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The Stalwart submits: You can't have it both ways: either a rising housing market helps landlords or a falling market helps them. For both scenarios to be positive would make being a landlord the ultimate property business, and then none of us would be in the business of selling homes.

The latest 3Q06 results from Equity Residential (NYSE:EQR) confirm our previous post which outlined why we found it strange that the prevailing argument for residential REITS has been that a weakening residential housing market will be good for residential REITS since people will increasingly opt to rent rather than buy their residence, in turn pushing up rental prices.

Now fellow residential REIT Avalonbay (NYSE:AVB) did indeed report 7.3% higher rental rates from established properties when its 3Q06 earnings came out last week. And indeed, we have reports such as this one which tells us that apartment rents in general are "soaring". EQR's latest result show 5.9% higher same store revenue, and we're told that most of this has come from higher rental rates (rather than occupancy gains). This helped Free Funds from Operations (FFO) rise over 10% for the quarter.

They were making bumper profits selling condos. But when we then looked at the 9M FFO figures, we see that FFO is actually down YoY, even after 3Q06's increase. Even if we imagine that 3Q06 is just the beginning and there's further rental rate strength to come, the question we have is why was FFO higher back when the housing market was stronger? We thought a weak market was a boon for these guys? Shouldn't then a strong housing market be a bad thing? Well, turns out these guys were making good money selling condos (converted from rental units) when the housing market was seeing better times.

Thus even if housing weakness might be good for rents (and we don't wish to concede this point -- we don't believe it is), REITs that made money flipping condos will see this source of profits start to dry up.

We just came out of EQR's 3Q06 conference call and it looks like full-year 2006 guidance is being brought down partly due to just such a reason. The company has seen weaker than expected condo sales and thus is bringing down this business' expected profit contribution. Please check the conference call for this number since we noted it quickly, but it seems condo sales made up 8 cents of the 62 earned in FFO for 3Q06.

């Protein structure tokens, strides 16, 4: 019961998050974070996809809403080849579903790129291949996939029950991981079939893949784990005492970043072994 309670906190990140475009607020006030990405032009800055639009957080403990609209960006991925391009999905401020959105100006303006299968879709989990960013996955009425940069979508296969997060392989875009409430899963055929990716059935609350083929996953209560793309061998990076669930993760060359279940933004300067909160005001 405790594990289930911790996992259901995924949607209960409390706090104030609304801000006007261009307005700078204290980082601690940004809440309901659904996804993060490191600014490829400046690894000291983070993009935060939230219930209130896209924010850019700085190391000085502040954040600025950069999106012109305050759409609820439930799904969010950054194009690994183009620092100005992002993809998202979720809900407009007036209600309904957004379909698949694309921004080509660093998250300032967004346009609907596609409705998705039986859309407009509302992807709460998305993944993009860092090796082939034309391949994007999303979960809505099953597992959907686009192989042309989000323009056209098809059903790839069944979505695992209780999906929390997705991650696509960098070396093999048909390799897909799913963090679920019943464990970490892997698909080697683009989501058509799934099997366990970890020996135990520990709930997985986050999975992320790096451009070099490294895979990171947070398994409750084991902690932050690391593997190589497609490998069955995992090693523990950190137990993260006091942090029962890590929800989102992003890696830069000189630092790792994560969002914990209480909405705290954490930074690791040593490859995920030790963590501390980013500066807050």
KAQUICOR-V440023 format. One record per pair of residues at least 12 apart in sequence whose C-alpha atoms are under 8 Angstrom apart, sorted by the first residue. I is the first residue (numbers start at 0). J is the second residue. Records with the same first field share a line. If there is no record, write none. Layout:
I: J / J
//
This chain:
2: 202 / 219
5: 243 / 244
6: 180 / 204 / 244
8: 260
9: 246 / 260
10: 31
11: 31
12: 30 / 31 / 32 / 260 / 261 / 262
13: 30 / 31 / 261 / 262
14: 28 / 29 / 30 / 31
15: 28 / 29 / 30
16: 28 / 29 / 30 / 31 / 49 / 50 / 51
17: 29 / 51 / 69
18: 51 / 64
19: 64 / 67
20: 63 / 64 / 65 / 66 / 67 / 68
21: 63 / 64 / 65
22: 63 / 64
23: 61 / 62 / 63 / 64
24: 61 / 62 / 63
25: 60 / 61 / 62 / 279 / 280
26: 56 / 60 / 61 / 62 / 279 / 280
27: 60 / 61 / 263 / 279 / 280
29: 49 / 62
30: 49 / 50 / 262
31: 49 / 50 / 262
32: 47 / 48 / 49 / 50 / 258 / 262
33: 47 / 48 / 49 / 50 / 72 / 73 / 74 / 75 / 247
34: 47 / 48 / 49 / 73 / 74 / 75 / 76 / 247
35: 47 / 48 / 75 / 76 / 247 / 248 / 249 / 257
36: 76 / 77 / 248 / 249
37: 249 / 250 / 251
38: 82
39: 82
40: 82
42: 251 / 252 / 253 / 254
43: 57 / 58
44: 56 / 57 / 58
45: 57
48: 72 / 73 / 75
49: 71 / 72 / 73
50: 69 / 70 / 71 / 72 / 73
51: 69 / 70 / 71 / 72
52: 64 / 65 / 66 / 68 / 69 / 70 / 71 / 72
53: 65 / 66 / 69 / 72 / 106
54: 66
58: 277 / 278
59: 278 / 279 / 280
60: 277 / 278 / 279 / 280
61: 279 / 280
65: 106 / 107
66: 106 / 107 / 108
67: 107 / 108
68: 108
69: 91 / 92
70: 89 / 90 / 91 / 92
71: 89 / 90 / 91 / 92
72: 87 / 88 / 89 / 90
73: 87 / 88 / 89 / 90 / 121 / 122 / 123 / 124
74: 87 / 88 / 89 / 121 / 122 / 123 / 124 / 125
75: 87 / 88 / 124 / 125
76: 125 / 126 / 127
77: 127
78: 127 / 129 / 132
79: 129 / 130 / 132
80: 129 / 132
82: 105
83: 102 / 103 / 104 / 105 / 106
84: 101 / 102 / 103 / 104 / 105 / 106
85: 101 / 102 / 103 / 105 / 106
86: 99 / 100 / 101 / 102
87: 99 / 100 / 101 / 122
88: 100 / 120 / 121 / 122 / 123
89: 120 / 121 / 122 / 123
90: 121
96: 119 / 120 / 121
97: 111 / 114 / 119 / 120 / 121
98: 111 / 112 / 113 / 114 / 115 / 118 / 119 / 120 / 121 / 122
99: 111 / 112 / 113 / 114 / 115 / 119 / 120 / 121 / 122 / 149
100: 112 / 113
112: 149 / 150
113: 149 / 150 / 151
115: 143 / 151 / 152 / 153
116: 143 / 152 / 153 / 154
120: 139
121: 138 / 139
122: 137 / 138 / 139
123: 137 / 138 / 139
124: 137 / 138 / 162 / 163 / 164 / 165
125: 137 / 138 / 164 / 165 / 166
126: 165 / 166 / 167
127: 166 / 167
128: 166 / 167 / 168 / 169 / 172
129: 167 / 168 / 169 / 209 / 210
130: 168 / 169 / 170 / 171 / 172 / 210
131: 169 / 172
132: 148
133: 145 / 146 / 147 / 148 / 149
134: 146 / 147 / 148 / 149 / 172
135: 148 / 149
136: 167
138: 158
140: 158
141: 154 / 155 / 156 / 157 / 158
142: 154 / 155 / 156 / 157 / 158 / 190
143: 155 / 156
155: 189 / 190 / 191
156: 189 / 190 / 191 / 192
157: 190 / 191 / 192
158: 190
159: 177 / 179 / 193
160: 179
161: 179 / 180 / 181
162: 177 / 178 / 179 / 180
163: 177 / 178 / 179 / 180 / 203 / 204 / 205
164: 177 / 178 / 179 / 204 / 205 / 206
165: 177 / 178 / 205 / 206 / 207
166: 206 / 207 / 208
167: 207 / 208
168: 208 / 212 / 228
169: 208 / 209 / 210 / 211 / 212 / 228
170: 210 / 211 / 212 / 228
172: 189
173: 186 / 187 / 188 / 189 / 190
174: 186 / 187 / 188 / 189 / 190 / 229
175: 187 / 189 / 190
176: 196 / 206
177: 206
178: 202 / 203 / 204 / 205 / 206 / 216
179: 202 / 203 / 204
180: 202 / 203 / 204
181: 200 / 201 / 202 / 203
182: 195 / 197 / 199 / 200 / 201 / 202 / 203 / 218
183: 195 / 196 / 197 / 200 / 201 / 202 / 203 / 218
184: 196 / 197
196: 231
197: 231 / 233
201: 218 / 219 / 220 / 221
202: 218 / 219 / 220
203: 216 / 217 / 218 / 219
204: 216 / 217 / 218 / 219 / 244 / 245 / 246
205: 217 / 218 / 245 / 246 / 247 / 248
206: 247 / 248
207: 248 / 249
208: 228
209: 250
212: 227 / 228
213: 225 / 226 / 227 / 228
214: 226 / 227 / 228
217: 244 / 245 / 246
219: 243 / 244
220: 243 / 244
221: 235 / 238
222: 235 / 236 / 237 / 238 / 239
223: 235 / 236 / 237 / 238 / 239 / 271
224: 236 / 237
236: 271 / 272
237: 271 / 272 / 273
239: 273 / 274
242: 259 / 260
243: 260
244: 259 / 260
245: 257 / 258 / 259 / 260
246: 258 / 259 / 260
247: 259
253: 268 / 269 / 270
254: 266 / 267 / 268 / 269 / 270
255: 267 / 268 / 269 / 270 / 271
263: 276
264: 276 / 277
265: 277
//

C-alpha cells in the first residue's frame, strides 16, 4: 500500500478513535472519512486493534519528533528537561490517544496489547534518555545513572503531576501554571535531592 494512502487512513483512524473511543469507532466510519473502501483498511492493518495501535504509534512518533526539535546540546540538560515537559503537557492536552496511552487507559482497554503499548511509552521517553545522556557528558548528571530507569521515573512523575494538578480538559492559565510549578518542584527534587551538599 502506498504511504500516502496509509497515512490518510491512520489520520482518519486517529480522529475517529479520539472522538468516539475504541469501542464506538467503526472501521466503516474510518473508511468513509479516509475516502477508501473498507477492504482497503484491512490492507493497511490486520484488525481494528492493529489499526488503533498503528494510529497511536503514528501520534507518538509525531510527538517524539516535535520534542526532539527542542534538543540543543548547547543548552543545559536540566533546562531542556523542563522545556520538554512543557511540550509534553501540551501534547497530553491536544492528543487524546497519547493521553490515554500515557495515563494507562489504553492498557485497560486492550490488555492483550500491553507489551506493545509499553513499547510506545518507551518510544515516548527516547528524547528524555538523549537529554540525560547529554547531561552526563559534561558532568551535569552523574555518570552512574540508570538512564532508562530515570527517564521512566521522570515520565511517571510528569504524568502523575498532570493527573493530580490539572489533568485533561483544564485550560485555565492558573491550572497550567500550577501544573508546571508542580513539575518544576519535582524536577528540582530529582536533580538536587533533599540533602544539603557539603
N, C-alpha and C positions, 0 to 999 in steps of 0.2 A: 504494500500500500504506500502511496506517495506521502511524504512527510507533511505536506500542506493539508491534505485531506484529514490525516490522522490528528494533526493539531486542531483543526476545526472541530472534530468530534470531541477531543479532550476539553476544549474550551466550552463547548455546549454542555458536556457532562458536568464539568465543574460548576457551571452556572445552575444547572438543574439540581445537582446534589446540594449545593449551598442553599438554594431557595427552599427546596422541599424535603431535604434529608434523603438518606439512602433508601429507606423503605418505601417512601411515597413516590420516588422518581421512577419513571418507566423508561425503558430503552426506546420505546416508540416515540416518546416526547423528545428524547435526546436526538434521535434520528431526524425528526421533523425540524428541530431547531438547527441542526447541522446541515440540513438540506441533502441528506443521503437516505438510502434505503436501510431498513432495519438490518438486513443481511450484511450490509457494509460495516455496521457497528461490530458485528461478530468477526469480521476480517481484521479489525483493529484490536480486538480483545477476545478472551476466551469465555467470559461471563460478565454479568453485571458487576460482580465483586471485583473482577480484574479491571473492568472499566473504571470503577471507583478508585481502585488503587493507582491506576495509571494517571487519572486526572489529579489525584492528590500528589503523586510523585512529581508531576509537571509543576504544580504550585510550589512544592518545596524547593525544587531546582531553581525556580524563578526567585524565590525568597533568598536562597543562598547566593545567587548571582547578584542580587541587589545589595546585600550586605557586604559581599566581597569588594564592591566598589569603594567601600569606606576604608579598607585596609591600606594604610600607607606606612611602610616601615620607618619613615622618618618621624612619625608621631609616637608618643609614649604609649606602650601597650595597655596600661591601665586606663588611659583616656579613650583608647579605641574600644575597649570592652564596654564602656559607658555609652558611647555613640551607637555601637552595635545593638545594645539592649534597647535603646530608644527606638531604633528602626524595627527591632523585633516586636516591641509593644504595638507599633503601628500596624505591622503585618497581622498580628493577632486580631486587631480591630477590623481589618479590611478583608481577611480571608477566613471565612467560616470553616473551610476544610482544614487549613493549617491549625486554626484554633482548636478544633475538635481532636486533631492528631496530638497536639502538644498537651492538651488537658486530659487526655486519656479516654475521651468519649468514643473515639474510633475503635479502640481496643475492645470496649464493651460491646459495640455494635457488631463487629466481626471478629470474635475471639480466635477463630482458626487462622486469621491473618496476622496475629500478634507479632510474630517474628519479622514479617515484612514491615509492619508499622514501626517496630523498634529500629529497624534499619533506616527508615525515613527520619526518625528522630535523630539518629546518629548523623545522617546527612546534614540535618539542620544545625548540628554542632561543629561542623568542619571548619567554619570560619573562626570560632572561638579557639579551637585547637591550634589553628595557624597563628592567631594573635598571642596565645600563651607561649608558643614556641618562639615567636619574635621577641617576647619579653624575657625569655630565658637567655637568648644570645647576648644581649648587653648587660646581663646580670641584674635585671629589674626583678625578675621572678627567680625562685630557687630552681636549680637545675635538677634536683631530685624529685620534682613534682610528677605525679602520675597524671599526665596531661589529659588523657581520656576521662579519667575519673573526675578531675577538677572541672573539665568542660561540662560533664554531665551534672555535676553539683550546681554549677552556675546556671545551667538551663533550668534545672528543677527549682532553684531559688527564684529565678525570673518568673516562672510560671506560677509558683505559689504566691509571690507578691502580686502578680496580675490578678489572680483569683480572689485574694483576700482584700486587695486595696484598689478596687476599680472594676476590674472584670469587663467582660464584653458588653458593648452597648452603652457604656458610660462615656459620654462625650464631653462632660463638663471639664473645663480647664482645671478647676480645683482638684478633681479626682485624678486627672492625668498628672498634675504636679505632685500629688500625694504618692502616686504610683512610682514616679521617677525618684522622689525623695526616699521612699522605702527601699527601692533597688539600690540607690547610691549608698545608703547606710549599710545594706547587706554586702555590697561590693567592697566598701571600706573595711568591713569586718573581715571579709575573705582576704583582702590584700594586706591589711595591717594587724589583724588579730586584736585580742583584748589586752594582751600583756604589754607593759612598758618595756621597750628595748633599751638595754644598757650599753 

As the analyst from Credit Suisse said on the call, how might EQR expect to "back-fill" lost condo sales earnings given that the company gave a pretty weak feeling on 2007's sales prospects? Management answered that while they still see the condo sales business as viable in the long-term, gains (and maybe even losses?) will be lumpy. No answer was given as to how lost condo sales income would be replaced. Our point here is that we could see rental rate growth just replacing lost condo sales income.

Further signs of unsold property entering the rental market: The second key point from the call was that management talked further of rental weakness based on new condo supply coming onto the market. Properties which used to be for sale are being switched into rental units. Developers are doing this (with EQR mentioning that many of their unsold condo developments will be turned into rental units - and we note that they won't be the only ones to think of this), and also management said that they know that individual property owners are doing this as well.

In fact, management said that the internet has made it much easier for individual property owners to operate in the rental market (Craigslist comes to mind). EQR also said that much of this new supply is pricing below current rental rates in order to quickly become occupied. Renting properties is first and foremost about occupancy. Thus we can imagine that new supply comes on and is very eager to just fill the first 70% or so even at lower than normal prices. (This is frequently done not by lowering the monthly rental payment, but by giving a few months of "free" rent.)

Right now only a few areas -- the ones which have seen housing hit hard such as parts of Florida and California -- are seeing this pressure on rental pricing power, but we feel that it just goes to prove that renting property and buying property are pretty fungible goods.

As in our previous post, we don't see housing weakness as good for landlords such as EQR.

Disclosure: Author is short shares of EQR and AVB

Source: REIT Landlords Can't Have It Both Ways